Ron Sega, who led the U.S. Air Force team that received a Presidential award for energy management and conservation, has been named vice president for Energy, the Environment and Applied Research at the Colorado State University Research Foundation.
Sega will also serve as CSU President Larry Edward Penley’s special advisor on energy and the environment as Colorado State readies to sign the American College & University President’s Climate Commitment. Sega’s new positions formally recognize Colorado State’s longtime leadership in the area of clean energy research and a push to take that research to market.
Along with this news and the university’s commitment to being a leader in clean energy and sustainability research, Colorado State today announced the enterprise arm of its Clean Energy Supercluster, named Cenergy, to more rapidly facilitate technology transfer of research out of the laboratory into the commercial marketplace. More than 100 faculty members in all eight colleges are involved in developing and disseminating market-driven solutions to address some of the world’s toughest environmental problems – from creating clean-burning two-stroke engines to helping developing nations create sustainable enterprises.
"Ron is a champion for clean and renewable energy solutions – he helped change habits for one of the largest energy consumers in the country," said Penley, who also appointed Sega chairman of his advisory committee on Sustainability and the Environment. "This position has been created at the vice president level so that we maintain a major research focus on solving some of the world’s most pressing problems as well as seek environmental solutions that include making CSU carbon neutral in a rapid timeframe."
As the Woodward Professor of Systems Engineering in the College of Engineering, Sega is working to build a systems engineering program in collaboration with industry and other universities in the state. Systems engineering addresses complex systems in such areas as aerospace, energy, environment, natural resources and bioscience/health. High-tech industry officials, for example, have said they struggle to find qualified systems engineers in the state.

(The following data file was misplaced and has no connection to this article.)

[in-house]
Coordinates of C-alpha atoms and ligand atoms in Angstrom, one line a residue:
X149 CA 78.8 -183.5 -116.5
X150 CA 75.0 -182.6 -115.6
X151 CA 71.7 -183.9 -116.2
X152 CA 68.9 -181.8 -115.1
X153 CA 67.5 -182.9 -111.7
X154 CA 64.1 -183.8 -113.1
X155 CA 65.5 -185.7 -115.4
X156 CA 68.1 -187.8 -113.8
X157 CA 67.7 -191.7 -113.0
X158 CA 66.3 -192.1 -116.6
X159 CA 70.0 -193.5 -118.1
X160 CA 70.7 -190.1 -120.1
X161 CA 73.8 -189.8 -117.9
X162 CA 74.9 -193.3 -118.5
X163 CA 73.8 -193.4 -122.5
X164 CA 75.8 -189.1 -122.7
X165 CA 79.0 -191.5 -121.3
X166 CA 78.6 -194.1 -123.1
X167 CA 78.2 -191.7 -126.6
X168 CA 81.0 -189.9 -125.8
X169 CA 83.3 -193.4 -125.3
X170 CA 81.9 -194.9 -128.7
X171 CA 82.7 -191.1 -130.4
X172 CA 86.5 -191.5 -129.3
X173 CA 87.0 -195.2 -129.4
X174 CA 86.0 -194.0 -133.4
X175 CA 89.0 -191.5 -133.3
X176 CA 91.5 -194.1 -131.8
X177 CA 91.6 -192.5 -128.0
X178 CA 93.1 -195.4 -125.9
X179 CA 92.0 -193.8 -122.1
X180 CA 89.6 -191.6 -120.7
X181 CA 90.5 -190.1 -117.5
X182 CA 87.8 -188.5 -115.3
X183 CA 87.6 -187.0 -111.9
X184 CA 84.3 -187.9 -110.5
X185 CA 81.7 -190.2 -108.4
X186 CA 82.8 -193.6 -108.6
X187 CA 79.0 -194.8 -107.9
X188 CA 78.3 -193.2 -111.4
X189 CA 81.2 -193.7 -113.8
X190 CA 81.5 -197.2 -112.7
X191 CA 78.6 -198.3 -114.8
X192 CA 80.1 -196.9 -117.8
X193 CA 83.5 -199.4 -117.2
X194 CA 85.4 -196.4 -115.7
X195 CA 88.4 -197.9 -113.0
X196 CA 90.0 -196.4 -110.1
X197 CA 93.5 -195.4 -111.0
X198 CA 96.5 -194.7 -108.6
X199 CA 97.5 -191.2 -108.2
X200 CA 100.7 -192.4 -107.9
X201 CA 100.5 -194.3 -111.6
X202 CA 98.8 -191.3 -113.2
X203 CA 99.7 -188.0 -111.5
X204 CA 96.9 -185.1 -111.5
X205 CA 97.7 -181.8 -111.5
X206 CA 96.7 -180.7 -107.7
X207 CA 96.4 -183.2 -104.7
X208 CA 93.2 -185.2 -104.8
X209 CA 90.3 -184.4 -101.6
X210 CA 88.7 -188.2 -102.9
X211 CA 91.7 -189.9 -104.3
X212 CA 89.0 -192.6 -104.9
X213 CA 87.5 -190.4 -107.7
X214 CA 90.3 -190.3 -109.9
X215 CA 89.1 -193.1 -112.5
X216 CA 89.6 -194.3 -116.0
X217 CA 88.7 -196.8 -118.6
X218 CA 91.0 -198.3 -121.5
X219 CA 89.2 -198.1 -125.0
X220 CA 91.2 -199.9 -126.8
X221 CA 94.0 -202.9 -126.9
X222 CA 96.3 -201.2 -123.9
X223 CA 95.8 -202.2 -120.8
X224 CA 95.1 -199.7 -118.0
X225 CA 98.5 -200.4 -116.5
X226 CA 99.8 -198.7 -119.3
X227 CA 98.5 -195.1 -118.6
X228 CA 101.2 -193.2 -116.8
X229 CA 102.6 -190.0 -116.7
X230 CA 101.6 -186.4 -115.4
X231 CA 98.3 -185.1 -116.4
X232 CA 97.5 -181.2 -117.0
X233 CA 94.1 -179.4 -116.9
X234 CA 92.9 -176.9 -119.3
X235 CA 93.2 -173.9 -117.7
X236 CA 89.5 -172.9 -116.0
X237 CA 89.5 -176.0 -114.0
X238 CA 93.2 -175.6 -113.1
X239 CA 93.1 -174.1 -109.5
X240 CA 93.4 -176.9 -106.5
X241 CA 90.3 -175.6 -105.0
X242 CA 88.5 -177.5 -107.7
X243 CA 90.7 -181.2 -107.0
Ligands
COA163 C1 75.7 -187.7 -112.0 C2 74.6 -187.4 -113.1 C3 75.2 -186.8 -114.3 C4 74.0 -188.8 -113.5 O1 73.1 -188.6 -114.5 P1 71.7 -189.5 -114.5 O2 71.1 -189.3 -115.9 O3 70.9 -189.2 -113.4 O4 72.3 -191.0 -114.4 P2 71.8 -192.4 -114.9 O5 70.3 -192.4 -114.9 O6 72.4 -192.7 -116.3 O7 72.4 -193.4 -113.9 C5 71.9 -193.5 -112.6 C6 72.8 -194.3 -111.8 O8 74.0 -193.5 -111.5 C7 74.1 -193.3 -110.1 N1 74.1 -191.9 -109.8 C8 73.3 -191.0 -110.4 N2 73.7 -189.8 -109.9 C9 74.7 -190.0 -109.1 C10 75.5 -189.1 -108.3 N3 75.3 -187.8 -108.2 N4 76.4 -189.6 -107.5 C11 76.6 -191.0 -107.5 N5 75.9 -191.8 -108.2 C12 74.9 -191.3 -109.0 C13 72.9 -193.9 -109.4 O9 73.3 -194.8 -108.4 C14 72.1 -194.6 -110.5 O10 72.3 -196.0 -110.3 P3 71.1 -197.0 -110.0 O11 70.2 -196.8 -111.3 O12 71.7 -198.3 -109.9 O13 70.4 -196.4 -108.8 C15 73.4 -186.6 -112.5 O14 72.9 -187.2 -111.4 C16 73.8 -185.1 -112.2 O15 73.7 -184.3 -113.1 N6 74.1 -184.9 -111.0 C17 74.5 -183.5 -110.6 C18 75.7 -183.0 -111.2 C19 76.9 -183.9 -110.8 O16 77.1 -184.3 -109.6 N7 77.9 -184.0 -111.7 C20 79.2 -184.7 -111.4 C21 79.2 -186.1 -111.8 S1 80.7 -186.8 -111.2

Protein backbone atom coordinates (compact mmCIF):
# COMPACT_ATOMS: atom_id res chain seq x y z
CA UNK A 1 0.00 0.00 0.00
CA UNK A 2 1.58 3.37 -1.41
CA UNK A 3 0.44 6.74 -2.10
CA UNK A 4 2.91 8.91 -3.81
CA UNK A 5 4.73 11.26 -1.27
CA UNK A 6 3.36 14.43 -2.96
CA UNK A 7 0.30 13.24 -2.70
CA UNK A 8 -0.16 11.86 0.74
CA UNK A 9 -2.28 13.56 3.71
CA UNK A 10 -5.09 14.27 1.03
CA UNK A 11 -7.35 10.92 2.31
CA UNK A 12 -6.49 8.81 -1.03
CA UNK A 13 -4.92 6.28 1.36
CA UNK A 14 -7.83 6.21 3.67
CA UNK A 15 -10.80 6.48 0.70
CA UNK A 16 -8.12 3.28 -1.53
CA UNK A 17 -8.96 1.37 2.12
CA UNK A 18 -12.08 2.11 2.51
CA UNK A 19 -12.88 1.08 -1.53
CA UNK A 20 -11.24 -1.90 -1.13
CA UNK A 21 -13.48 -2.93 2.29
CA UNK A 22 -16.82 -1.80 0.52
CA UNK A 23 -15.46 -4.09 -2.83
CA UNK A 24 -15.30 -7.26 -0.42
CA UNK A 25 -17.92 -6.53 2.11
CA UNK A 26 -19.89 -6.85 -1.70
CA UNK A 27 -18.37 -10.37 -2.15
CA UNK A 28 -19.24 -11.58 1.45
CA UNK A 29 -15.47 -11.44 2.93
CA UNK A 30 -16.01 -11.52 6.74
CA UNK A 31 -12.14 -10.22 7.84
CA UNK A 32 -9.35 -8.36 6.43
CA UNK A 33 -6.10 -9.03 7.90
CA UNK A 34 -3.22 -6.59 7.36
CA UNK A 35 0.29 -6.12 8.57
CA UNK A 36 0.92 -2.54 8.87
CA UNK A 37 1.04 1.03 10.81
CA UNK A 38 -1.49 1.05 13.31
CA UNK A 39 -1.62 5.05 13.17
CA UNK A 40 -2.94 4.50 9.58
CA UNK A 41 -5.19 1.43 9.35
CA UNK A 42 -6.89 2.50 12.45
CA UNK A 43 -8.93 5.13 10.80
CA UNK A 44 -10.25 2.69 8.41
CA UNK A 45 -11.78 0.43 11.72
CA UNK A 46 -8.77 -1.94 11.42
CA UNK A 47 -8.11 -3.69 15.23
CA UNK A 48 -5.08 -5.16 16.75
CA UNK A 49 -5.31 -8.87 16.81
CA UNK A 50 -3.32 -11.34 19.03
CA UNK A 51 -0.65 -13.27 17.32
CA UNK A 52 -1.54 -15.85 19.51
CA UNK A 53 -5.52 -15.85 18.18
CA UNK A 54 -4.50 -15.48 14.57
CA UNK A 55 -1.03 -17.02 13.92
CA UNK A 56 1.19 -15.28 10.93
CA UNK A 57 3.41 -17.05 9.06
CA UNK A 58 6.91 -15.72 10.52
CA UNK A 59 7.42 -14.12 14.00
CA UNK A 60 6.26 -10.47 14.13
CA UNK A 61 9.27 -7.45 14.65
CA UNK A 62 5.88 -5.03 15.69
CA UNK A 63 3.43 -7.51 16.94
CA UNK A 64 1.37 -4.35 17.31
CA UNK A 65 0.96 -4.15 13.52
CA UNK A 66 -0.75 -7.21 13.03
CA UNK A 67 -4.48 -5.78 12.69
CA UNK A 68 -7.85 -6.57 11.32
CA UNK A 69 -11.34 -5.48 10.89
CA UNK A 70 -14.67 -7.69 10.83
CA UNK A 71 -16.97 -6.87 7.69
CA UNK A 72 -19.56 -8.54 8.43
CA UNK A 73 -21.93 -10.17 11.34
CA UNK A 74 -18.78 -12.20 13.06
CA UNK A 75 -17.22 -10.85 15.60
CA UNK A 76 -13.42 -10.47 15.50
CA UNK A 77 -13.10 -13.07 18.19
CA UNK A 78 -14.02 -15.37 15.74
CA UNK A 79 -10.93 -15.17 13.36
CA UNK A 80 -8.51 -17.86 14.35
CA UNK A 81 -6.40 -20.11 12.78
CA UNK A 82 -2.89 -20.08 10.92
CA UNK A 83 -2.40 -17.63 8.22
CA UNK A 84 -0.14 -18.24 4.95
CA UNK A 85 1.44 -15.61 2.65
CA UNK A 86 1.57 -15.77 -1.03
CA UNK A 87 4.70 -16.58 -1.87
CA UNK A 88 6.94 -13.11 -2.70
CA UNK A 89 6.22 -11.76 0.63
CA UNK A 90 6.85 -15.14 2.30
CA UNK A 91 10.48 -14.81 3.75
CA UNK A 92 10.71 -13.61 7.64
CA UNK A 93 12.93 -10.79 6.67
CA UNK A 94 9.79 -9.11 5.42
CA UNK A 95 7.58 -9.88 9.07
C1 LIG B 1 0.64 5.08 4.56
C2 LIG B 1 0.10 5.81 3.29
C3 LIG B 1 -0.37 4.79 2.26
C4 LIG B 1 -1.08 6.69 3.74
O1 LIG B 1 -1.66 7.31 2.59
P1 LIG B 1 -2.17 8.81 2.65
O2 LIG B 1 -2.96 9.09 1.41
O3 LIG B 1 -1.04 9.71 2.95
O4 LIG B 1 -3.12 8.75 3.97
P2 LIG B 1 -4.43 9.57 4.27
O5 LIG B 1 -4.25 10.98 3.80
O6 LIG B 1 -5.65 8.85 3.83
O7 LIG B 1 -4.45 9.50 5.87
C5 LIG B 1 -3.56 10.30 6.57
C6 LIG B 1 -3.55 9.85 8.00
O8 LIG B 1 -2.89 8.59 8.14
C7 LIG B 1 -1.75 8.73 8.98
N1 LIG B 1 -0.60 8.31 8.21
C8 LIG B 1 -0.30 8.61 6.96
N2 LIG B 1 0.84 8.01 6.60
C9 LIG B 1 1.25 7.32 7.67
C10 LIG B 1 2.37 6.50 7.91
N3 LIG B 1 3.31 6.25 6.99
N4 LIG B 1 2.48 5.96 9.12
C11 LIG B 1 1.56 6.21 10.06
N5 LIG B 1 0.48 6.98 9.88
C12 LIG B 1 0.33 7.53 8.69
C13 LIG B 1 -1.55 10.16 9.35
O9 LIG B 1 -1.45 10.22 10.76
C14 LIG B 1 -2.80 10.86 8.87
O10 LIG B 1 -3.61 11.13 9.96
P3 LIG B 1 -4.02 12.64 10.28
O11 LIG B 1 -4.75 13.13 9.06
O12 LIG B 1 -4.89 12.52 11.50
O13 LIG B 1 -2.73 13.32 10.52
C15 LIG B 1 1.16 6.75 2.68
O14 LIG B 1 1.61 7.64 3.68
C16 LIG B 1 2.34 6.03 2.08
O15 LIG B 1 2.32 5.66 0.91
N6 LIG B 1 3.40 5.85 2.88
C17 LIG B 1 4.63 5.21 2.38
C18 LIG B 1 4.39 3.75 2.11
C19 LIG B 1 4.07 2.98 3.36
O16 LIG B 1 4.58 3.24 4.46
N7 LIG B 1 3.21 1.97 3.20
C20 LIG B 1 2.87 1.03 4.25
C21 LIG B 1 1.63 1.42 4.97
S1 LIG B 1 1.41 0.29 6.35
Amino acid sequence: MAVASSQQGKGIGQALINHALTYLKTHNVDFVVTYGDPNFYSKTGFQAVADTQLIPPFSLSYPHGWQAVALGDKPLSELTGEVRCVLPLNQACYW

Sega brings decades of experience in applying academic research to real-world situations. He joined Colorado State last fall from the U.S. government where he served as Under Secretary of the Air Force.
As Under Secretary, Sega led a team responsible for $100 million in energy-related savings and cost avoidance in 2006, providing leadership on a comprehensive strategy for improving conservation and reducing energy use. For example, changes were implemented that resulted in a 9 percent reduction in flying hours and a 7 percent reduction in jet fuel used – major achievements given that the Air Force is the largest user of energy in the federal government with an energy bill of $7 billion.
Sega’s team was honored by President Bush in November for promoting and improving federal energy management. The team won the overall Presidential Award for Leadership in Federal Energy Management for such achievements as savings of 3.3 trillion Btu in fiscal year 2006 – enough for the annual household energy needs of a city the size of Boulder, Colo.
A former astronaut, Sega flew two missions into space on Space Shuttle Discovery in 1994 and as payload commander for the third shuttle/Mir docking mission aboard Atlantis in 1996.
About the Colorado State University Research Foundation
The Colorado State University Research Foundation, or CSURF, aids the university with intellectual property patenting and licensing management; university start-ups; equipment leasing and municipal lease administration; financing of equipment, real estate and buildings through mortgage debt obligations; and land acquisition, development and management.